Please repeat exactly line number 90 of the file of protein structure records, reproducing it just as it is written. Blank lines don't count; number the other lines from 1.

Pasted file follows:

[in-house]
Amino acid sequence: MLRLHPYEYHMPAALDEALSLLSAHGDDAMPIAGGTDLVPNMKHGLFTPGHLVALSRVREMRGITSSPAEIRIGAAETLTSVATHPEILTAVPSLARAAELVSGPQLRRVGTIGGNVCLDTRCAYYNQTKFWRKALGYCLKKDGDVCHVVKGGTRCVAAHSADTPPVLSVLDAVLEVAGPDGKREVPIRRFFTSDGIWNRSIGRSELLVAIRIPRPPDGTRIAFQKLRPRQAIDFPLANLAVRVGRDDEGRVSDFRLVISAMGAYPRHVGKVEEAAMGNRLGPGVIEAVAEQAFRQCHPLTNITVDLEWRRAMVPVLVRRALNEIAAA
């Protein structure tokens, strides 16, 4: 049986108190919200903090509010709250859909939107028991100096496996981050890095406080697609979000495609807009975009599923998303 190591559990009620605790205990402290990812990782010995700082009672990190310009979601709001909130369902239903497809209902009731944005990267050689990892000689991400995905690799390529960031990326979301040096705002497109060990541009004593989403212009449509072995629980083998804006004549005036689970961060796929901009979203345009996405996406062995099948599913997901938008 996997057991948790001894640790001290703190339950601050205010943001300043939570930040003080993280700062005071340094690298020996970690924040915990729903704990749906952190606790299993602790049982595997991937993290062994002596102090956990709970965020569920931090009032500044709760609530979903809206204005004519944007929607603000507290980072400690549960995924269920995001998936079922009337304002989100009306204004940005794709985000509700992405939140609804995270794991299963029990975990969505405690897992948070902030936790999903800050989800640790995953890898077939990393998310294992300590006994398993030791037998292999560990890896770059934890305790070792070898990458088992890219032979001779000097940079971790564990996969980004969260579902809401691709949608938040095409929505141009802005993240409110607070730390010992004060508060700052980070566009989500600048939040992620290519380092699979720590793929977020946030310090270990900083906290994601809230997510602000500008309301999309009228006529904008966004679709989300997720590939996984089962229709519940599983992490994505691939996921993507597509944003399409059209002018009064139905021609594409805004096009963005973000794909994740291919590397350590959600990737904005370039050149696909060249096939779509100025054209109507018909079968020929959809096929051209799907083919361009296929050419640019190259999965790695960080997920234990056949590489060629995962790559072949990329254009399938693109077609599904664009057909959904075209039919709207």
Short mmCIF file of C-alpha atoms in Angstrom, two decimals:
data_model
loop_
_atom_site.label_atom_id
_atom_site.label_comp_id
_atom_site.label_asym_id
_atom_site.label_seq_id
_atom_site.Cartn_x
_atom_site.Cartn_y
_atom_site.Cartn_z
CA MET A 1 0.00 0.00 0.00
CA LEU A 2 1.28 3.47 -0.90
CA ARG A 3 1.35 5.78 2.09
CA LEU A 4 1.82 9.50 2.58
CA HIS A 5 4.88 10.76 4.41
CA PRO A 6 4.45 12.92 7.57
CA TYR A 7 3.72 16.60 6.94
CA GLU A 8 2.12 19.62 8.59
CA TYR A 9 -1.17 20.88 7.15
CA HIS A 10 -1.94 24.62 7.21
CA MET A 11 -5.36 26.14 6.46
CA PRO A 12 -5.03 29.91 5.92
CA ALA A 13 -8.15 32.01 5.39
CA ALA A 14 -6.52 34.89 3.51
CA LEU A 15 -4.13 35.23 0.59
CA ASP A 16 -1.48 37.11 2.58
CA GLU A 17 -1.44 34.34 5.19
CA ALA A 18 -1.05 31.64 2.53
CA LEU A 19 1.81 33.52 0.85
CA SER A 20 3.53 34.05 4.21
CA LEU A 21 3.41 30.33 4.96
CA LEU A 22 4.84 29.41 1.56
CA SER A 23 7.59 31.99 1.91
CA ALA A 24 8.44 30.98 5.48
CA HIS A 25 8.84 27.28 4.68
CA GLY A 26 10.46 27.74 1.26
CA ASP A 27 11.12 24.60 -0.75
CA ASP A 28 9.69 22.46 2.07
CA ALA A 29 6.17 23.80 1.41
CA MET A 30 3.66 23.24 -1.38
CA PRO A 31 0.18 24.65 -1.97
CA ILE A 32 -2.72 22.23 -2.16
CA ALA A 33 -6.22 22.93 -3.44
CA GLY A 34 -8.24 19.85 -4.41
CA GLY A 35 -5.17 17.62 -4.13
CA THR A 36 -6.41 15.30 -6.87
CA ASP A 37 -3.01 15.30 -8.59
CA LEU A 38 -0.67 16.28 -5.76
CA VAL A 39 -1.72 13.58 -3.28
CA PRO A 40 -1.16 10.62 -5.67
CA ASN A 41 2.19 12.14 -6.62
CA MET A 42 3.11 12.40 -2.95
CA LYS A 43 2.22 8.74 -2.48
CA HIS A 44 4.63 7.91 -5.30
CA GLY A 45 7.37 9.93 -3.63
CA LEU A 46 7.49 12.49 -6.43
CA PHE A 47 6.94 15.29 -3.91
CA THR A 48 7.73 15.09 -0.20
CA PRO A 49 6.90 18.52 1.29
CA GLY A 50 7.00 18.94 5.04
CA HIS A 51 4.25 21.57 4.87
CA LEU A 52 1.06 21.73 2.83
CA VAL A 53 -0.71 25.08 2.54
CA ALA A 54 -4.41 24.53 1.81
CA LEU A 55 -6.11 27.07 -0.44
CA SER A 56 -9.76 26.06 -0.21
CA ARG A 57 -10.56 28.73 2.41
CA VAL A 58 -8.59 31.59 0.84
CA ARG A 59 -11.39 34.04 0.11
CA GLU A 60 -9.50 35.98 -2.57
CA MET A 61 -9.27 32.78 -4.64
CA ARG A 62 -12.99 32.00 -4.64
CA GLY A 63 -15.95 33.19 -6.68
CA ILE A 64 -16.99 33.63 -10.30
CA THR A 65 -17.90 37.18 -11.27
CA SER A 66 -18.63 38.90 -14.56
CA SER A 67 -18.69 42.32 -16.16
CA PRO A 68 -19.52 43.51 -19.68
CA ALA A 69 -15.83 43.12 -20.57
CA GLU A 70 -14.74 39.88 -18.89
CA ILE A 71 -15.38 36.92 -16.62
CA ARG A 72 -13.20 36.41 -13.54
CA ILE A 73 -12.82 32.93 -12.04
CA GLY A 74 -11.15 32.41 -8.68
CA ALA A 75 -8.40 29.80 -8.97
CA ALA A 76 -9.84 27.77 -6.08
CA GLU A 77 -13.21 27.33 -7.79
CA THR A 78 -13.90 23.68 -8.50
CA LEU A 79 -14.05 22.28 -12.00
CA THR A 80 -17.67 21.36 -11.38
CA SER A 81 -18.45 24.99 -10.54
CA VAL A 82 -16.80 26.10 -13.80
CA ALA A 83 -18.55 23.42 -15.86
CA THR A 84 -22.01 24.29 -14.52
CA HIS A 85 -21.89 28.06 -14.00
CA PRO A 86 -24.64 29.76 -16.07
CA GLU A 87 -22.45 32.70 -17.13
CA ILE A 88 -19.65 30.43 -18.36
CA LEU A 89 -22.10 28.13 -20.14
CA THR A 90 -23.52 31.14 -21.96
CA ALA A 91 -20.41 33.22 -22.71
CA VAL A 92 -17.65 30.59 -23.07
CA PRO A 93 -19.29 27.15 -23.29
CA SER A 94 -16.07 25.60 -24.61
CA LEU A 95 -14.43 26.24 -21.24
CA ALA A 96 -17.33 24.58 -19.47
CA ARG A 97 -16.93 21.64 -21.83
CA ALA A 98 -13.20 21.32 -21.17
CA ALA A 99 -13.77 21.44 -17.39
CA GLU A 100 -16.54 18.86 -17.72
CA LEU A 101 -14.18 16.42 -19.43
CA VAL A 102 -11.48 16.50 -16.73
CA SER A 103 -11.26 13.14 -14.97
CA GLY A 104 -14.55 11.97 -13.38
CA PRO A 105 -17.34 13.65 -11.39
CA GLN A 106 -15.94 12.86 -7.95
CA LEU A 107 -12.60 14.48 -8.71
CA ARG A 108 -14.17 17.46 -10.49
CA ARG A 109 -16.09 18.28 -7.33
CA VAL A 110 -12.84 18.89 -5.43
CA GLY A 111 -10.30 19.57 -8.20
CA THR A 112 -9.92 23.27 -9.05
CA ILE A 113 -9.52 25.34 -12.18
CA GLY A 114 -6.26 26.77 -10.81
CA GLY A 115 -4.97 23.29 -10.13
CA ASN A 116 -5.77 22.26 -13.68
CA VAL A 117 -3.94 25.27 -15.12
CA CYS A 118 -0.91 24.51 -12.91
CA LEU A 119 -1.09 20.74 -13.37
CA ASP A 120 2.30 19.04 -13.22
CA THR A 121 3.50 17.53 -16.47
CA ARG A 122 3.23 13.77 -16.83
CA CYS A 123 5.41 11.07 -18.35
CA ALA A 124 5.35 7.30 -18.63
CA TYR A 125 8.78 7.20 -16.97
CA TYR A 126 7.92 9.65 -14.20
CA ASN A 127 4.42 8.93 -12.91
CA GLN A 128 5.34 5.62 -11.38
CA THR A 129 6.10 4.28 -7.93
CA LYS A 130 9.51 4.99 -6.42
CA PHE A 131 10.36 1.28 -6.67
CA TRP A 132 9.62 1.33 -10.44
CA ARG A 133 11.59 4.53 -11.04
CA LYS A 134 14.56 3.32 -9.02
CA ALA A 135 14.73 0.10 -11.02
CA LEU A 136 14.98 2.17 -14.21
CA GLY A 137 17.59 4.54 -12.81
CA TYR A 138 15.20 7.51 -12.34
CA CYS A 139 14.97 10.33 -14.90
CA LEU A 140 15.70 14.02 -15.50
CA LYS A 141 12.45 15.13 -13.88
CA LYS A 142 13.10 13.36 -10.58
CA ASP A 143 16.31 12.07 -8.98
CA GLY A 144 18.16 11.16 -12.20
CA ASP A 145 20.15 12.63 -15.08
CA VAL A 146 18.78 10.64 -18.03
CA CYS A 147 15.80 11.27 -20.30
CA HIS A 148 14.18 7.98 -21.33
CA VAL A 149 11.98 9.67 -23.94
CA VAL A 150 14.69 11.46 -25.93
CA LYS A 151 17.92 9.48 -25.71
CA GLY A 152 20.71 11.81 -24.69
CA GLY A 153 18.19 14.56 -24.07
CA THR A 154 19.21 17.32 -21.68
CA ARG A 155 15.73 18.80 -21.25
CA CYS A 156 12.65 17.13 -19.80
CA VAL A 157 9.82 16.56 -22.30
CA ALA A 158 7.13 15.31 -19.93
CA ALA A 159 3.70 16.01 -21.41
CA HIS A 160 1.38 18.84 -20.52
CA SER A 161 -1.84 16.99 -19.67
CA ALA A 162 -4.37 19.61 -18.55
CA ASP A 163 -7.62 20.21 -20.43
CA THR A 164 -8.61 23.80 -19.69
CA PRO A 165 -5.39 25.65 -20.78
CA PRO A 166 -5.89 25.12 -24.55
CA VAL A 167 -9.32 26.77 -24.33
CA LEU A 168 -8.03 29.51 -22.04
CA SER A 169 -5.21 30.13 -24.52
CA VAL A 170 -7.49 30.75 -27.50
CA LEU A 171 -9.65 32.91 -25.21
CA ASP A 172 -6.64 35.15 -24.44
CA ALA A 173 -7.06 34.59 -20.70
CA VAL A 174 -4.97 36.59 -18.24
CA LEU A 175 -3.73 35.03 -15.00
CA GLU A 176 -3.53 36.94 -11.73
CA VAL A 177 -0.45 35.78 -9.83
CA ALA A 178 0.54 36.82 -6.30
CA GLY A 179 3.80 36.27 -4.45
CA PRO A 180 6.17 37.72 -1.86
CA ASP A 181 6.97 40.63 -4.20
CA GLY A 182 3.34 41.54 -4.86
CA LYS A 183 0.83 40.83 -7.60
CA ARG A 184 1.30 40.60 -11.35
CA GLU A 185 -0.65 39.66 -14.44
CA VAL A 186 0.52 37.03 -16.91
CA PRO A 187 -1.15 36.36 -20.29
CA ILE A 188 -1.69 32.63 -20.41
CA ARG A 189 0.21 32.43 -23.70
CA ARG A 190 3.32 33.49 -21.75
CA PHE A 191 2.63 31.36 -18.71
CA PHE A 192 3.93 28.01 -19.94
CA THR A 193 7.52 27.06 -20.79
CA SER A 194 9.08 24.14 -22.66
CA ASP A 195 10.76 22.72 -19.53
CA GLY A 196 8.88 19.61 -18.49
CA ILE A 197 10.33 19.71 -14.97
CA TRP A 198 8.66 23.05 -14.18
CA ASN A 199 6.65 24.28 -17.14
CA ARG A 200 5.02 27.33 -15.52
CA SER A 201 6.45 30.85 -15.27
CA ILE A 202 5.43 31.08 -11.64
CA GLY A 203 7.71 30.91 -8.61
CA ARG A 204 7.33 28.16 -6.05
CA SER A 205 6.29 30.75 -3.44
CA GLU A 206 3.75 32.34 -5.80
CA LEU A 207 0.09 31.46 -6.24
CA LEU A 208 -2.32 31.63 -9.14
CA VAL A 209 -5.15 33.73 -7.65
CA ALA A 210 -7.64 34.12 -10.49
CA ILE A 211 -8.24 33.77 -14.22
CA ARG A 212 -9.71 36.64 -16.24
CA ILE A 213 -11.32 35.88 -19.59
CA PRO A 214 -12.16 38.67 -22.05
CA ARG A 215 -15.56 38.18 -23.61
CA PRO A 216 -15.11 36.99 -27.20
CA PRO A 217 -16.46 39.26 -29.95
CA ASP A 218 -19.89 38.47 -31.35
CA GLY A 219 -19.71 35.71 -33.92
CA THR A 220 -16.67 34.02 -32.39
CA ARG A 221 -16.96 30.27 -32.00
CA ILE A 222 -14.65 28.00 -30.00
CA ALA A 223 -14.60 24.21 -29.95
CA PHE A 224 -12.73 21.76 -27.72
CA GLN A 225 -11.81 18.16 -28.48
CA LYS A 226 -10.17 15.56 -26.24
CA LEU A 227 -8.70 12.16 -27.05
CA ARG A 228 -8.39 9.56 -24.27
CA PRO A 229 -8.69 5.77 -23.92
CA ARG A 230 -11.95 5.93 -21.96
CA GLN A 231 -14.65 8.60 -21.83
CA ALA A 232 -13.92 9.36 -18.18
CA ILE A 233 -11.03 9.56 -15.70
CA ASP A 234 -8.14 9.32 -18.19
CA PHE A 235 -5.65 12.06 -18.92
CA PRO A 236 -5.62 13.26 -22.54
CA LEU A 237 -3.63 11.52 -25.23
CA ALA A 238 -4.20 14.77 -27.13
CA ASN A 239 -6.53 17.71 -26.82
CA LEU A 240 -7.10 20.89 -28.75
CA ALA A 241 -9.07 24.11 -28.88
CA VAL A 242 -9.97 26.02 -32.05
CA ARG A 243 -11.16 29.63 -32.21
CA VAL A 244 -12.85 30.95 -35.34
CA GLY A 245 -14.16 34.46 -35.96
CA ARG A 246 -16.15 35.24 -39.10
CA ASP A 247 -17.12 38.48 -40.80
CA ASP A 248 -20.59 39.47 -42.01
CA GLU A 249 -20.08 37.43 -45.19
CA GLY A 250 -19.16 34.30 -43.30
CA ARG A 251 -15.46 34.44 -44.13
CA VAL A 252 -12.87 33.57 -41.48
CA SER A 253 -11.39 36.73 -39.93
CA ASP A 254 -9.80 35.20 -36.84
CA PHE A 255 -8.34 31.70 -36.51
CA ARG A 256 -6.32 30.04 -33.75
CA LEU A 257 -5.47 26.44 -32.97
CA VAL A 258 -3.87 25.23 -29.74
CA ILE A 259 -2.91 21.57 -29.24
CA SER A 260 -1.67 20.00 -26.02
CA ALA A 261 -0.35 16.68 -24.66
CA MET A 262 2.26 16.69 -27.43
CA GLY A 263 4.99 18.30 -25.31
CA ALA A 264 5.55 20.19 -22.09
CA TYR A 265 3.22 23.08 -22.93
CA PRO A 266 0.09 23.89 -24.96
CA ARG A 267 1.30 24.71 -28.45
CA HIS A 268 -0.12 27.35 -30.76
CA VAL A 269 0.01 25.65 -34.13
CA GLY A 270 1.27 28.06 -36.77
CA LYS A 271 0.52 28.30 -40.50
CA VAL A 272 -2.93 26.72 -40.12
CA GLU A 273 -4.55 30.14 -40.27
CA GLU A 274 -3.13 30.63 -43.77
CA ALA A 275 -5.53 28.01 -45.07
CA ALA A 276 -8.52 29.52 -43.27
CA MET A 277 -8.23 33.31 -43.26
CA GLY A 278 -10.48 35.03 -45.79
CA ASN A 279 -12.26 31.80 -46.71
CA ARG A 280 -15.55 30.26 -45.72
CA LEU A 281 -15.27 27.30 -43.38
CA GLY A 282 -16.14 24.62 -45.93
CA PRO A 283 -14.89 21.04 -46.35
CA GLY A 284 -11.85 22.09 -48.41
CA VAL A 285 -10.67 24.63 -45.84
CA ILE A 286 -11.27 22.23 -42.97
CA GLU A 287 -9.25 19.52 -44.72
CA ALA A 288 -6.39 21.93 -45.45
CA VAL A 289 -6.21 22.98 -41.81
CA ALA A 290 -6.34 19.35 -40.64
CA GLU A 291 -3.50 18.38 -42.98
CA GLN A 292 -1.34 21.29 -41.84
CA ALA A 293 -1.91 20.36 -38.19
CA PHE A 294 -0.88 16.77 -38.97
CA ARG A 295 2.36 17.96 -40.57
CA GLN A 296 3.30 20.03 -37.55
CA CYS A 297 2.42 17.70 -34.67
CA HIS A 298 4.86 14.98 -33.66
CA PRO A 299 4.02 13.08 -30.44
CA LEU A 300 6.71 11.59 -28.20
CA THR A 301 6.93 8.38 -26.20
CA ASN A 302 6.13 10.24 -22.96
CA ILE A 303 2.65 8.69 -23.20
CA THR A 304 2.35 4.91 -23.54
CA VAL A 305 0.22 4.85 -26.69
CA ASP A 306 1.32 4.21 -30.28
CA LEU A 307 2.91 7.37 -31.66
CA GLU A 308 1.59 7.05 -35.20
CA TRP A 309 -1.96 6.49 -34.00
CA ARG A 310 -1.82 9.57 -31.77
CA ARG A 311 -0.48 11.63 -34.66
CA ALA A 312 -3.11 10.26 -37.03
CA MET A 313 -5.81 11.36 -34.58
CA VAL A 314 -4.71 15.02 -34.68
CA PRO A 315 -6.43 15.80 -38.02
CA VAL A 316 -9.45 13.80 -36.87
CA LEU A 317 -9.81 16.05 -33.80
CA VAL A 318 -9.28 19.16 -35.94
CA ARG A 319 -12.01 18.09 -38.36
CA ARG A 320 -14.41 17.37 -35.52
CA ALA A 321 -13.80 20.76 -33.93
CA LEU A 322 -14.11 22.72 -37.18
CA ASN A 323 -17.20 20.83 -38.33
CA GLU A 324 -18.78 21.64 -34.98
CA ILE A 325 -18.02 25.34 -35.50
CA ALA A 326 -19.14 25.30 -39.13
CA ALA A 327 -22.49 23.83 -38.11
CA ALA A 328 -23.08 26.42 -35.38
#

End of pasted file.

CA GLU A 77 -13.21 27.33 -7.79